In 2009, most polls taken before or just after passage of that stimulus plan showed that narrow majorities of Americans favored it. But one New York Times poll also found two-thirds of respondents expected more money would be needed to pull the country out of that recession.

Translation: They should’ve gone bigger.

In fact, a Pew Research Center survey conducted a year after passage of the 2009 law found that two-thirds of Americans didn’t think the package helped.

Republicans were fairly effective in their opposition to that law. The nature of that package made it much easier to do so. They found a lot of “pork” because that is easier to find in a bill granting money for specific projects. Lawmakers came out with cheekily titled reports about “wasteful spending.” Solyndra, the failed solar startup that got stimulus money, became a national issue during the 2012 election.

Things are different now. The American Rescue Plan doesn’t have as much of those kinds of programs. So far, Republicans have really only keyed in on money that was to be allocated for the BART transportation system, the fifth-largest rapid-transit system in the country. (That money was removed from the bill under the Senate parliamentarian’s ruling.) And they aren’t even really keyed in on the issue overall—Republicans and right-leaning media outlets are more focused on, uh, other things these days:

A good chunk of the package’s cost is for programs that would be felt pretty directly by millions of Americans, like extended unemployment insurance, housing assistance, and school funding. An expanded child tax credit would do a lot to reduce child poverty. And about one-quarter of its cost would go directly toward those oh-so-popular stimulus checks. (A minimum wage hike to $15, which also sees consistent majority support—but less support than other provisions—also seems likely to be out of the final version after the parliamentarian’s ruling.)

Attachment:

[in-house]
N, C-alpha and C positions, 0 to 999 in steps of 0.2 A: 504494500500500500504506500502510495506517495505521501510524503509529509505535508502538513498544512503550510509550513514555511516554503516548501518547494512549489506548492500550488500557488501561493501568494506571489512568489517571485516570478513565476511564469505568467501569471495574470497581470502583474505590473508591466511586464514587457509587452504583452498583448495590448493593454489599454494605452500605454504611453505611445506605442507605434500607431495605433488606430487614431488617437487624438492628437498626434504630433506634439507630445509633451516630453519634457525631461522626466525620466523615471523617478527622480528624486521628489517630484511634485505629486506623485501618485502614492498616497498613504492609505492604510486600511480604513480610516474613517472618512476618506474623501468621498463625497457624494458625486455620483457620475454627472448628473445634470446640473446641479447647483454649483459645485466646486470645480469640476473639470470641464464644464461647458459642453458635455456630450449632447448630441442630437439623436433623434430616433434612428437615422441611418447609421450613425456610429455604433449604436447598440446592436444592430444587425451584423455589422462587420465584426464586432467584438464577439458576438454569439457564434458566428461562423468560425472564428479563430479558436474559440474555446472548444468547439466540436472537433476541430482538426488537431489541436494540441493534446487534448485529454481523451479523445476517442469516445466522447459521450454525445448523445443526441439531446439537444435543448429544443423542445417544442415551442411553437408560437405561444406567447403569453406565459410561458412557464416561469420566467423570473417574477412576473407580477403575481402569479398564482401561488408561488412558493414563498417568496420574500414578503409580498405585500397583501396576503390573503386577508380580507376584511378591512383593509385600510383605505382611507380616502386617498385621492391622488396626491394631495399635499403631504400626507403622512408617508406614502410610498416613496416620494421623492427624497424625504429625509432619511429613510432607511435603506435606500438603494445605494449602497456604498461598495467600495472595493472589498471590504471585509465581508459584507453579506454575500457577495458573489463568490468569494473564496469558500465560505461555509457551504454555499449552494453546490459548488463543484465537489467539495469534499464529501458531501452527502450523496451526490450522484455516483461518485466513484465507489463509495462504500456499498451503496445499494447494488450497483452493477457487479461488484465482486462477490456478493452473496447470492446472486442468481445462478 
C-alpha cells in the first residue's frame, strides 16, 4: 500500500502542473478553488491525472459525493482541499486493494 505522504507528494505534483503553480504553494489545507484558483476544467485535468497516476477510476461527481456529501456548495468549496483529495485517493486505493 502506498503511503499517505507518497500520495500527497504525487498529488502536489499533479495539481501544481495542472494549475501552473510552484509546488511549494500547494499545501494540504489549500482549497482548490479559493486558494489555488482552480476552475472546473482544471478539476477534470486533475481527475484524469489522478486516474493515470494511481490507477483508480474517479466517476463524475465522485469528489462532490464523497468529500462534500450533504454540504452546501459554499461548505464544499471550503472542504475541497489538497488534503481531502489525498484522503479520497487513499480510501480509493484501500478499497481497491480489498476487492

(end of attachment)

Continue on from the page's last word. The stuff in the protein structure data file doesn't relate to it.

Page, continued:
As my friend and former colleague Joe Weisenthal has written and discussed extensively over the past few years, people (the public and lawmakers) generally don’t care as much about the budget deficit anymore. As Joe wrote in the link above, people feel the benefit from stimulus checks much more quickly than stimulus projects, which take longer to make an impact.

And the mood is different—while Obama was already at this point in his presidency pivoting to austerity, Biden has signaled an appetite for more stimulus as necessary.

Go big or go home

Despite the general goodwill toward the bill so far, there still seems to be a general feeling that is summed up well by Slate’s Jordan Weissmann:

The repercussions of the final product are enormous for the future, both politically and practically. If it’s viewed as a success, especially coming out of a pandemic that has touched literally every American in some way, there will be lots of appetite for bigger, bolder packages like it in the future.

And even though I’m hesitant to project so far into the future, the bill’s success (or failure) could also reshape (or confirm) many assumptions we have about more immediate political implications. It could affect what happens in the 2022 midterms and the legislation that can pass in Biden’s first term.

The pandemic has been the only issue that matters for many Americans over the past year, with at least a few more months to go. How Americans view the leaders who get the country on the other side of the crisis could alter perceptions for years to come. Democrats have an ambitious agenda, but I don’t think it’s hyperbole to say that much, if not all, hinges on this one.